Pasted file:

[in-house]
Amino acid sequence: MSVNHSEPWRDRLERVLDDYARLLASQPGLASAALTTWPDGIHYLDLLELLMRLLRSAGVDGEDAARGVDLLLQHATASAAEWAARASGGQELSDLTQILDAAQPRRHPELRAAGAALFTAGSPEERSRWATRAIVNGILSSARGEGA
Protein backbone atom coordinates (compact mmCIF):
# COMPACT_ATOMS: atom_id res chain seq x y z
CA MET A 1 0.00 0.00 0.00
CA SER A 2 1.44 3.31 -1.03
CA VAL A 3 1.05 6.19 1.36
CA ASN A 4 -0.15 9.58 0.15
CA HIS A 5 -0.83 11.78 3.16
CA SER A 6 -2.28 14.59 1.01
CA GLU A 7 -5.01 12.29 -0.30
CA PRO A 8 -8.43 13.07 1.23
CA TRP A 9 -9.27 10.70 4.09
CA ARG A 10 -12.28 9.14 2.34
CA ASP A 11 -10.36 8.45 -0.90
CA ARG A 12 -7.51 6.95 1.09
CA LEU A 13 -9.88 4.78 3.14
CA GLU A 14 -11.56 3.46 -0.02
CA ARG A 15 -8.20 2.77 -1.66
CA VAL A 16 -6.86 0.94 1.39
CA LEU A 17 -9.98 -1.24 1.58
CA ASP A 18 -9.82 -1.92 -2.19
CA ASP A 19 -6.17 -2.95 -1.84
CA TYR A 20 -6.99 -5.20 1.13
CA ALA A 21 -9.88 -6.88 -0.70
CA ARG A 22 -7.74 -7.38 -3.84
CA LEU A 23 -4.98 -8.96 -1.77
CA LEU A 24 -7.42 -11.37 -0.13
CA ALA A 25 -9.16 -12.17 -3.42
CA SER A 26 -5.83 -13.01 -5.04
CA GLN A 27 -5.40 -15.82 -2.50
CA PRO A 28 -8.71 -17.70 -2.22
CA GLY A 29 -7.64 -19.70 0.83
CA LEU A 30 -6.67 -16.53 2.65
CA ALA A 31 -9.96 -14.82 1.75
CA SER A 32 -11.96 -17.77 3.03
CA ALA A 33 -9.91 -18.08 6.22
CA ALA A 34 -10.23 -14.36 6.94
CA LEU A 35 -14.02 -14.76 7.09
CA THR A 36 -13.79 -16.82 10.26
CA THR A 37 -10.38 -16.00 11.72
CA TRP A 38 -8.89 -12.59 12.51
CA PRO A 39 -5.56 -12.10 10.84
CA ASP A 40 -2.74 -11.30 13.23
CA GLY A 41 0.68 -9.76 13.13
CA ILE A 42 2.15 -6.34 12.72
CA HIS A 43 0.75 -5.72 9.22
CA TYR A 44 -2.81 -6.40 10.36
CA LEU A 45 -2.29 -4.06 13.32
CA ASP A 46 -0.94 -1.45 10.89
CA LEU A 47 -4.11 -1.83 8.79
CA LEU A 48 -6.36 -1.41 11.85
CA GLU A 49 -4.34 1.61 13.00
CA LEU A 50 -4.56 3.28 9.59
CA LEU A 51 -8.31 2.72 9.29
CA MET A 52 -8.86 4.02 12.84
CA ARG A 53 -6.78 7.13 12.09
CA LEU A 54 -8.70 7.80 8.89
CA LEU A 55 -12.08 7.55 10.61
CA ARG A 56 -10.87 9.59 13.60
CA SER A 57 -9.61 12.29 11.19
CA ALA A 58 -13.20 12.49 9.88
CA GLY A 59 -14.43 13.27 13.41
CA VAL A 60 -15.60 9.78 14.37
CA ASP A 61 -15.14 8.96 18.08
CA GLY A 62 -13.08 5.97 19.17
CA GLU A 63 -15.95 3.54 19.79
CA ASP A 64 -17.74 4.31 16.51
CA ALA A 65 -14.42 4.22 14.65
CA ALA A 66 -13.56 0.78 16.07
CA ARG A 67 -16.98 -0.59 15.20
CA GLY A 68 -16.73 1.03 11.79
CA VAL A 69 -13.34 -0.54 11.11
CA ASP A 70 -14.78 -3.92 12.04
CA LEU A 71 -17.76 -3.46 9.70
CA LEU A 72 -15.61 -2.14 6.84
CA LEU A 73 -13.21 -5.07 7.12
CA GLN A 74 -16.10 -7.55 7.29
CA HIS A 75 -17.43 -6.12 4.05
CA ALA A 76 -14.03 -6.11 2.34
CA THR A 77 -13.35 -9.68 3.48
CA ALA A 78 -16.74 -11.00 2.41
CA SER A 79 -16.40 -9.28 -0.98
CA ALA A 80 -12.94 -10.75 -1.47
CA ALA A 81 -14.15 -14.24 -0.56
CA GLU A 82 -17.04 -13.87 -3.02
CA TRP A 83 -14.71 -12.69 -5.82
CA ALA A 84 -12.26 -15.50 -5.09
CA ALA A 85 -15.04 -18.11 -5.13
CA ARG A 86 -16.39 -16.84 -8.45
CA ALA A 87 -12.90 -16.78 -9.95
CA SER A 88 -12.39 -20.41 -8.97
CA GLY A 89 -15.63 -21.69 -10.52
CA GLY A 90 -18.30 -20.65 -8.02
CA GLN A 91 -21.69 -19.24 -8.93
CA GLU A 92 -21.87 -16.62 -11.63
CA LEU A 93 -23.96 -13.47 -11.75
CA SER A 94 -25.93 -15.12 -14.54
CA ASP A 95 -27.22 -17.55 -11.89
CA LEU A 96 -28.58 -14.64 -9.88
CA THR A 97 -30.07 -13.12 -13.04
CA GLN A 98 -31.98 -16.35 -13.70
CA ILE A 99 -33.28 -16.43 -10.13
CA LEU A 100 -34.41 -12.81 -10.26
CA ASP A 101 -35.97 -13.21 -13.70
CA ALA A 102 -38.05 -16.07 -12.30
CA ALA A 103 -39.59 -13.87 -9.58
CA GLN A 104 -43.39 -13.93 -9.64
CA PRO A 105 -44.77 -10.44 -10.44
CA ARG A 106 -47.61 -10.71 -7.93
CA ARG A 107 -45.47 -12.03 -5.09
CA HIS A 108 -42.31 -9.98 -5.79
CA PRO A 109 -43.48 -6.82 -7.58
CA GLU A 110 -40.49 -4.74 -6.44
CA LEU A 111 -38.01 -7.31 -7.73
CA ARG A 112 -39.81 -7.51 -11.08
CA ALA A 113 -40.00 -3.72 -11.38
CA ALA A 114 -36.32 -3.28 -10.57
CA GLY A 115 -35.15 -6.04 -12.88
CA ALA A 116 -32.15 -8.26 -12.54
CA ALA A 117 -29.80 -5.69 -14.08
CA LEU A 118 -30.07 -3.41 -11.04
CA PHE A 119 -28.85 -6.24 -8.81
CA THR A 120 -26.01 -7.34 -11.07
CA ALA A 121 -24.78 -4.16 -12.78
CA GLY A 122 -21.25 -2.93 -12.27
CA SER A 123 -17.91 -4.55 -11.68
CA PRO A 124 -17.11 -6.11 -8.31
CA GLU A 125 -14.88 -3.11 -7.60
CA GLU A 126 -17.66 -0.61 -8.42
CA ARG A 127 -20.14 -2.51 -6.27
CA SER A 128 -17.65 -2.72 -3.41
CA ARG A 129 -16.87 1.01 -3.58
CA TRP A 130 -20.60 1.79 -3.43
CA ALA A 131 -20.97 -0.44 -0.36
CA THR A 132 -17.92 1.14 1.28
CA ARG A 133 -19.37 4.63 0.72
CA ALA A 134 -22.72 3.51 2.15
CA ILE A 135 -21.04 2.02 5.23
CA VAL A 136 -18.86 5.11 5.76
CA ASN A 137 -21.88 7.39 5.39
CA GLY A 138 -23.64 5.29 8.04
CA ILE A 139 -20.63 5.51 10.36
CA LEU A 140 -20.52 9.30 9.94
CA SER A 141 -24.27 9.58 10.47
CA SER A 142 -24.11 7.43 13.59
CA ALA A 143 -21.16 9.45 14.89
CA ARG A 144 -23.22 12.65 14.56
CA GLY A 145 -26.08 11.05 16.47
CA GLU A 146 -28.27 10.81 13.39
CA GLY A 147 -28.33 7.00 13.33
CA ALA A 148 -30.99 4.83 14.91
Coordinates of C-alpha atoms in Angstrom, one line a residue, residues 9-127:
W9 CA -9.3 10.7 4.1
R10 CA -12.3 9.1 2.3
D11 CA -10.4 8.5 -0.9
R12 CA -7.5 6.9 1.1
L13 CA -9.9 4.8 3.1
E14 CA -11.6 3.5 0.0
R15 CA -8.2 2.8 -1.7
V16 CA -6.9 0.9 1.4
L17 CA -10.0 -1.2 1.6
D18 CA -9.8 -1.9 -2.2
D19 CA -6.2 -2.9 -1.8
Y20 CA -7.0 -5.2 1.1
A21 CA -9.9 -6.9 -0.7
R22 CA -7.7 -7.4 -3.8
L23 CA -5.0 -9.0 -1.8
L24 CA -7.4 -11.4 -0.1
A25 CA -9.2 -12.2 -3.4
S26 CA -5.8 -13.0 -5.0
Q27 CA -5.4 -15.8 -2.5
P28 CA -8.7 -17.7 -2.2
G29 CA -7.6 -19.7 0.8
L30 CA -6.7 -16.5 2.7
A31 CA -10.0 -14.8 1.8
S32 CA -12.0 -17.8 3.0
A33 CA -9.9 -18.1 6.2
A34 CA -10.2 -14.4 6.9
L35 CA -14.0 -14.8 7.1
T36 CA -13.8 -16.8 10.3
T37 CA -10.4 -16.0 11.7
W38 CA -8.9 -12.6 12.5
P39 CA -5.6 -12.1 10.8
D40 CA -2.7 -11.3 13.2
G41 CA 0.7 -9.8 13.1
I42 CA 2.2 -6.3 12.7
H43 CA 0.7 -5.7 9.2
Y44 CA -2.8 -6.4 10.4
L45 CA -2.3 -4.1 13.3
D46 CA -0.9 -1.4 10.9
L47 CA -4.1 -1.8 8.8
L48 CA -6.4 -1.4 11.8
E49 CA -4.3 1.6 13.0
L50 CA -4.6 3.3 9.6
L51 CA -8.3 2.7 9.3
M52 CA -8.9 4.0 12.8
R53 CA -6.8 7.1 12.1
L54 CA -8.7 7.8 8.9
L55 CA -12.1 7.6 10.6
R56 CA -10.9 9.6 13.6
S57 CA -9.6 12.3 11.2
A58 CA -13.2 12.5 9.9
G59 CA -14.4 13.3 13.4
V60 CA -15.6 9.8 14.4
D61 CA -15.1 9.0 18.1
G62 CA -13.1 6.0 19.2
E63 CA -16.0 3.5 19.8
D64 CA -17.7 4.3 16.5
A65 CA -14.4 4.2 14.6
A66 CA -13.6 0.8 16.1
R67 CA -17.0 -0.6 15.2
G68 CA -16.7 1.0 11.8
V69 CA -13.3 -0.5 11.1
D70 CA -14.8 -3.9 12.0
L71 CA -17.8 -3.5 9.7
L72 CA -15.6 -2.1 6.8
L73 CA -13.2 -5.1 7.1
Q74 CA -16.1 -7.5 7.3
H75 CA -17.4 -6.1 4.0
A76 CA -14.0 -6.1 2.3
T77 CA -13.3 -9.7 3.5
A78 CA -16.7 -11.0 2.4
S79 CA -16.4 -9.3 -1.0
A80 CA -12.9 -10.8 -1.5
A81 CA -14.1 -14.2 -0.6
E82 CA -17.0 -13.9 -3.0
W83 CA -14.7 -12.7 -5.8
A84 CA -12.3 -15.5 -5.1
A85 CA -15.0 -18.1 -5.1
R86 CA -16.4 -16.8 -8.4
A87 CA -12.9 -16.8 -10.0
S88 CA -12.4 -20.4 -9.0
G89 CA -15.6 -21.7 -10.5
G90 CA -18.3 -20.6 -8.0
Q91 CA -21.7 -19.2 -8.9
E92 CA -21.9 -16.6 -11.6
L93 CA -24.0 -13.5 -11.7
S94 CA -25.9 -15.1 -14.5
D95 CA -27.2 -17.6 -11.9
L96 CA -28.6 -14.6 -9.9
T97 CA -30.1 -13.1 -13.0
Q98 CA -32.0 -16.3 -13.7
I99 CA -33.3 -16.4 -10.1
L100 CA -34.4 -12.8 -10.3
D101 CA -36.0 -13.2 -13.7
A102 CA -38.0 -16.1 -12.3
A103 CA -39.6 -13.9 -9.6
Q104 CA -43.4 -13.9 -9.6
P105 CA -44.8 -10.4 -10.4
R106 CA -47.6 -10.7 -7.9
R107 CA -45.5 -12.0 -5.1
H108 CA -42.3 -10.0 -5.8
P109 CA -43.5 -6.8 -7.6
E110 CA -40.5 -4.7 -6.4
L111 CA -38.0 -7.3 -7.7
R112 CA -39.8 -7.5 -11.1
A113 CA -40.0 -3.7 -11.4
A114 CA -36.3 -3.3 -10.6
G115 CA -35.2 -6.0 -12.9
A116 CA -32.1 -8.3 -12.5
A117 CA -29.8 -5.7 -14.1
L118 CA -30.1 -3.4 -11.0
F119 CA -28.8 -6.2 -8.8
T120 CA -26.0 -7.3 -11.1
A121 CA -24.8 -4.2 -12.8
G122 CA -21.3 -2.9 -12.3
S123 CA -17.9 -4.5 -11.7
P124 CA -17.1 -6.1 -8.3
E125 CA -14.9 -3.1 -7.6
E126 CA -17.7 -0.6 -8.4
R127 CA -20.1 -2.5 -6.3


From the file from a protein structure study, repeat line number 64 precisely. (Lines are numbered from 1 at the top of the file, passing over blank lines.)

CA VAL A 60 -15.60 9.78 14.37